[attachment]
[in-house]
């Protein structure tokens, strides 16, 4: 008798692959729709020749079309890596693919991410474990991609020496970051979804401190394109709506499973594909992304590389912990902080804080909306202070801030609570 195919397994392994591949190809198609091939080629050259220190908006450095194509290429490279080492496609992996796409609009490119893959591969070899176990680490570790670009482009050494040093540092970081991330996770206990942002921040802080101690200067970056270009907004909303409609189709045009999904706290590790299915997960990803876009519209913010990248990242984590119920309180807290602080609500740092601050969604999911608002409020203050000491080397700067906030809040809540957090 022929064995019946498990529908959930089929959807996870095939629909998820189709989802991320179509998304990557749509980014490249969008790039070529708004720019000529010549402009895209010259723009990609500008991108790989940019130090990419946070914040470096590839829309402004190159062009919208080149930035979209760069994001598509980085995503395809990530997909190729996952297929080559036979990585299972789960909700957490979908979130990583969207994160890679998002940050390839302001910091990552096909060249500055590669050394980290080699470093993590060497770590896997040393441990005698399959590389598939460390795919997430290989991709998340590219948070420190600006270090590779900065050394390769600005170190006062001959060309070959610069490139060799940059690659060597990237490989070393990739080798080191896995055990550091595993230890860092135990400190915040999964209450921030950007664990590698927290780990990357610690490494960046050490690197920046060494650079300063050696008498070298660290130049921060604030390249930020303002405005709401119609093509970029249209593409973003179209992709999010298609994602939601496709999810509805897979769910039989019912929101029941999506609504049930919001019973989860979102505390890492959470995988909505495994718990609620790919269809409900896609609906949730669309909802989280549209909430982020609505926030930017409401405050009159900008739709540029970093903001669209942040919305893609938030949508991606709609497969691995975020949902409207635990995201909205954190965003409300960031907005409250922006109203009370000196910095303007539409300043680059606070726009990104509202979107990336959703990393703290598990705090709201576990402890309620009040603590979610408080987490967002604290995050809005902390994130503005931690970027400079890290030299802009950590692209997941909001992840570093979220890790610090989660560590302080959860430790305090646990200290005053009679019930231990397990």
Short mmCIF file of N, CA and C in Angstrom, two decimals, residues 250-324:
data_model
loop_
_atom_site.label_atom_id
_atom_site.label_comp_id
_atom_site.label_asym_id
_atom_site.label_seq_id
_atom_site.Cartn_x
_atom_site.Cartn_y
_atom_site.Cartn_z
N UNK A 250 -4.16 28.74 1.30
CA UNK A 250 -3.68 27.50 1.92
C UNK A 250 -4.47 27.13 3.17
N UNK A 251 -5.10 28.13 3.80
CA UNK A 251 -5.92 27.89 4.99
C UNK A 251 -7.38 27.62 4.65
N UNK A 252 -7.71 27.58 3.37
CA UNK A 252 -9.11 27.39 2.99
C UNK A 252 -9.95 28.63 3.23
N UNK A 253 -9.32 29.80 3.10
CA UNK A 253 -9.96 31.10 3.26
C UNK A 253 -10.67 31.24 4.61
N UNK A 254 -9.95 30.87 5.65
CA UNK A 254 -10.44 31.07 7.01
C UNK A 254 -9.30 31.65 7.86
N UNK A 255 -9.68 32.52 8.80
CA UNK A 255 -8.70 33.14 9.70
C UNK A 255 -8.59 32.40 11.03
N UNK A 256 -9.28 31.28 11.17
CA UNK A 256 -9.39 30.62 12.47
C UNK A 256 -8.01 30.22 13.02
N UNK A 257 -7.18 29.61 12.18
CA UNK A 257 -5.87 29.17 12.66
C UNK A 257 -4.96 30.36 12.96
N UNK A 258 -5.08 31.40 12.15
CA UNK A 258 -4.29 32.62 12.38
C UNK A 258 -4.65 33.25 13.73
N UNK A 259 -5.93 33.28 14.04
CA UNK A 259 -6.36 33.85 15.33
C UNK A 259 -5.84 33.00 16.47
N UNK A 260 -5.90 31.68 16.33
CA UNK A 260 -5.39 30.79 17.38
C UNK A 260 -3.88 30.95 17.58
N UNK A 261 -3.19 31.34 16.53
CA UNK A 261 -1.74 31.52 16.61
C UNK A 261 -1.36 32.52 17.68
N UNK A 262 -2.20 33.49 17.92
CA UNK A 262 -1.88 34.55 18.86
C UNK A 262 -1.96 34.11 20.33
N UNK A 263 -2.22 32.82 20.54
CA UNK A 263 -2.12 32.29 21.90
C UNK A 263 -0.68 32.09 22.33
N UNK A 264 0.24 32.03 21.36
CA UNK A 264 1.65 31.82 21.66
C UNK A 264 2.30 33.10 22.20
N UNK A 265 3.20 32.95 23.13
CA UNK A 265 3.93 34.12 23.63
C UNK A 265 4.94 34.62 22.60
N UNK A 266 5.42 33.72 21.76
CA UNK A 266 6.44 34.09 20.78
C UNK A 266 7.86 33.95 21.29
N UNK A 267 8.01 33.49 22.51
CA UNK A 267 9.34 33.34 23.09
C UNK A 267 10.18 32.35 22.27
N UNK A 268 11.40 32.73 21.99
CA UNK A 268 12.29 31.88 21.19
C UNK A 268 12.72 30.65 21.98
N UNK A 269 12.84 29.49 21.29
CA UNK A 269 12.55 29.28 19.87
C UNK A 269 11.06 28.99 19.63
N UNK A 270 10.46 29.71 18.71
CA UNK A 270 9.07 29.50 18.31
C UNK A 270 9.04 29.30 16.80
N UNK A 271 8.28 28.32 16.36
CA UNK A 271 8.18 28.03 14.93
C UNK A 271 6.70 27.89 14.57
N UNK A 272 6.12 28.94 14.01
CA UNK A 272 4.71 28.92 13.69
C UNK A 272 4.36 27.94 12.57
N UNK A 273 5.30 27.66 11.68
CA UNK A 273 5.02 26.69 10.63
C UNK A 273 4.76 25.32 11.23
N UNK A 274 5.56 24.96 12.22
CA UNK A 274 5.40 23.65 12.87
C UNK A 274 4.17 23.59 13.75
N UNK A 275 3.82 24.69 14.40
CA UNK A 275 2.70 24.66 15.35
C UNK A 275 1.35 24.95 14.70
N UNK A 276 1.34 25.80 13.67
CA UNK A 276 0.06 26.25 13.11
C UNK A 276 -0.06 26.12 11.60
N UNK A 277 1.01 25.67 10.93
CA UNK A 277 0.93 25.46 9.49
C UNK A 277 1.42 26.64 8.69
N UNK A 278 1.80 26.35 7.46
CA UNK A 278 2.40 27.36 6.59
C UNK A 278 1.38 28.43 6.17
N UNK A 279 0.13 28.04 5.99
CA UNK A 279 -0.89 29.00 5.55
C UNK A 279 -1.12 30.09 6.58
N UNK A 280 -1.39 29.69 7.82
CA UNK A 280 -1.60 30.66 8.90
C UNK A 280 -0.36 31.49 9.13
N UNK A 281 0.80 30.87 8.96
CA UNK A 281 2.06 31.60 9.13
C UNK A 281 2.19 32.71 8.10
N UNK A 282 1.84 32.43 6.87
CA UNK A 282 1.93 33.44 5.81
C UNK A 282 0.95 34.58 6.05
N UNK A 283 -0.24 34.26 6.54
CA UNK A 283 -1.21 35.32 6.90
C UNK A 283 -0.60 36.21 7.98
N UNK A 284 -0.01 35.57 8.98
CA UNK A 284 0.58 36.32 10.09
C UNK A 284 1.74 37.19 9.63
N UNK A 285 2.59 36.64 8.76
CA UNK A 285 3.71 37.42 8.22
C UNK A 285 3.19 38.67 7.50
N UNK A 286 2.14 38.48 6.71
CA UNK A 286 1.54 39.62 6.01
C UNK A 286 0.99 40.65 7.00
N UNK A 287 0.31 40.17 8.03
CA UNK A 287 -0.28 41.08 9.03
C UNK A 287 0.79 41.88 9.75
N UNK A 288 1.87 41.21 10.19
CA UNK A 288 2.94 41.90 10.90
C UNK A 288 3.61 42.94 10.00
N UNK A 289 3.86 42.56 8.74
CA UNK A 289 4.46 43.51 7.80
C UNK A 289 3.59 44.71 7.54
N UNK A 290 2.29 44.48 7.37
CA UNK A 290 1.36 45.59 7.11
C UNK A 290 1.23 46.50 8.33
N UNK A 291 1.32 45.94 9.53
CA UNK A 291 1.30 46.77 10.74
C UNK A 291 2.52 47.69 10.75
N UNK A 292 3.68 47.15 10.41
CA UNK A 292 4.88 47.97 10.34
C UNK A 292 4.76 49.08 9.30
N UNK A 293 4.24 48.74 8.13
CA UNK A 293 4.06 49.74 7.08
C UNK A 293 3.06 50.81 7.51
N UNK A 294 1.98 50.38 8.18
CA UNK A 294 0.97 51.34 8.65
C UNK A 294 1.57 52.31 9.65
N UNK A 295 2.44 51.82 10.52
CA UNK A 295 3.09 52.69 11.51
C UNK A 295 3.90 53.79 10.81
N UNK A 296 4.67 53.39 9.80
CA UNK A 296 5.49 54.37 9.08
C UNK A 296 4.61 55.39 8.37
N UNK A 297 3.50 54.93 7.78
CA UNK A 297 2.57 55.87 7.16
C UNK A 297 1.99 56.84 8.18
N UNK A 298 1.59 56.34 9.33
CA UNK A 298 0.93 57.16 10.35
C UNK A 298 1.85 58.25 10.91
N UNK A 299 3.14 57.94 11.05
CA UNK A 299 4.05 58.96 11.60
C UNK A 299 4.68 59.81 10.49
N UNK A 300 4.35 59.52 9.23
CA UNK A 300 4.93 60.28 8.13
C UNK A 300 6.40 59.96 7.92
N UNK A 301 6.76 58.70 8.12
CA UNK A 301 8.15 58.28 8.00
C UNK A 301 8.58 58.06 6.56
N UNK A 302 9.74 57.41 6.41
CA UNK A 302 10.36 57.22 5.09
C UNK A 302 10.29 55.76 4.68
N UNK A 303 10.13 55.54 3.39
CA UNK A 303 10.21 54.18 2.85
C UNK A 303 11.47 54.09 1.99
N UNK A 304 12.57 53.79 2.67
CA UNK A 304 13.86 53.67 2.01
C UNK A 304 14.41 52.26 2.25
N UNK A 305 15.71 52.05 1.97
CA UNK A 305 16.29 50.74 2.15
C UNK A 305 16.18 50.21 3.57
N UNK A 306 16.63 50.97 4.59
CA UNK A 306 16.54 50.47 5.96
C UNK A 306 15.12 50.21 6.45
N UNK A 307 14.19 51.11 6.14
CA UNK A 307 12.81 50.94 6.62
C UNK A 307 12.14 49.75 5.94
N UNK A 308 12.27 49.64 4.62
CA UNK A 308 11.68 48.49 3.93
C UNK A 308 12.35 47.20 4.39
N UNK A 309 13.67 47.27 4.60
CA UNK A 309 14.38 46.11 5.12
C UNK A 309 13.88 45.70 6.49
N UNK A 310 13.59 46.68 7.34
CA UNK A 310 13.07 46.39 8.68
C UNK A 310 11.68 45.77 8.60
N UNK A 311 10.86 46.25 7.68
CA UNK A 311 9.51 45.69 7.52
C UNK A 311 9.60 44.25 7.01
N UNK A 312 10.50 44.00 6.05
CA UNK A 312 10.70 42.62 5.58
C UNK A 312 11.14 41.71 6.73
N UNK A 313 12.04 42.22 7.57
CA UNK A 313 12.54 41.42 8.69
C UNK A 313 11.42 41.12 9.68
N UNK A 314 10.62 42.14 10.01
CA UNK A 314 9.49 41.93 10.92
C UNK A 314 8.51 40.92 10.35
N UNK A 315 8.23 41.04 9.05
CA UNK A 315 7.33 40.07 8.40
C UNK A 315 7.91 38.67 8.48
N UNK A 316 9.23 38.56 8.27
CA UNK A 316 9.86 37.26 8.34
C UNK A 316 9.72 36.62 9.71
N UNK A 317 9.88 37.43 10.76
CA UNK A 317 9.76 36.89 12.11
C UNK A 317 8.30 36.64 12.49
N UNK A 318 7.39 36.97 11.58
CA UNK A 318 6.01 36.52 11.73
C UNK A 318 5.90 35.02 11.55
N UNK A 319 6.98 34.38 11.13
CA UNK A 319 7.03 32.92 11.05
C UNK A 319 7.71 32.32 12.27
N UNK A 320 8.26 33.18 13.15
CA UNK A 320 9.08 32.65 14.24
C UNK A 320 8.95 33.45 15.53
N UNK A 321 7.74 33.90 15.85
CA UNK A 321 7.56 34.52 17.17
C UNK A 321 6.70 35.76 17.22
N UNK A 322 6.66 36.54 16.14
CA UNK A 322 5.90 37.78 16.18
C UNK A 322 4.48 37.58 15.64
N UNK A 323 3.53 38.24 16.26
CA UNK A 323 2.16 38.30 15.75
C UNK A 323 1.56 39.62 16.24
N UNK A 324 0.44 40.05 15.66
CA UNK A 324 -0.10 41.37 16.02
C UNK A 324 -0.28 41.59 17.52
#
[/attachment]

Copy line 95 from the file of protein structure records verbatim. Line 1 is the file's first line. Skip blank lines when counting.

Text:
CA UNK A 277 0.93 25.46 9.49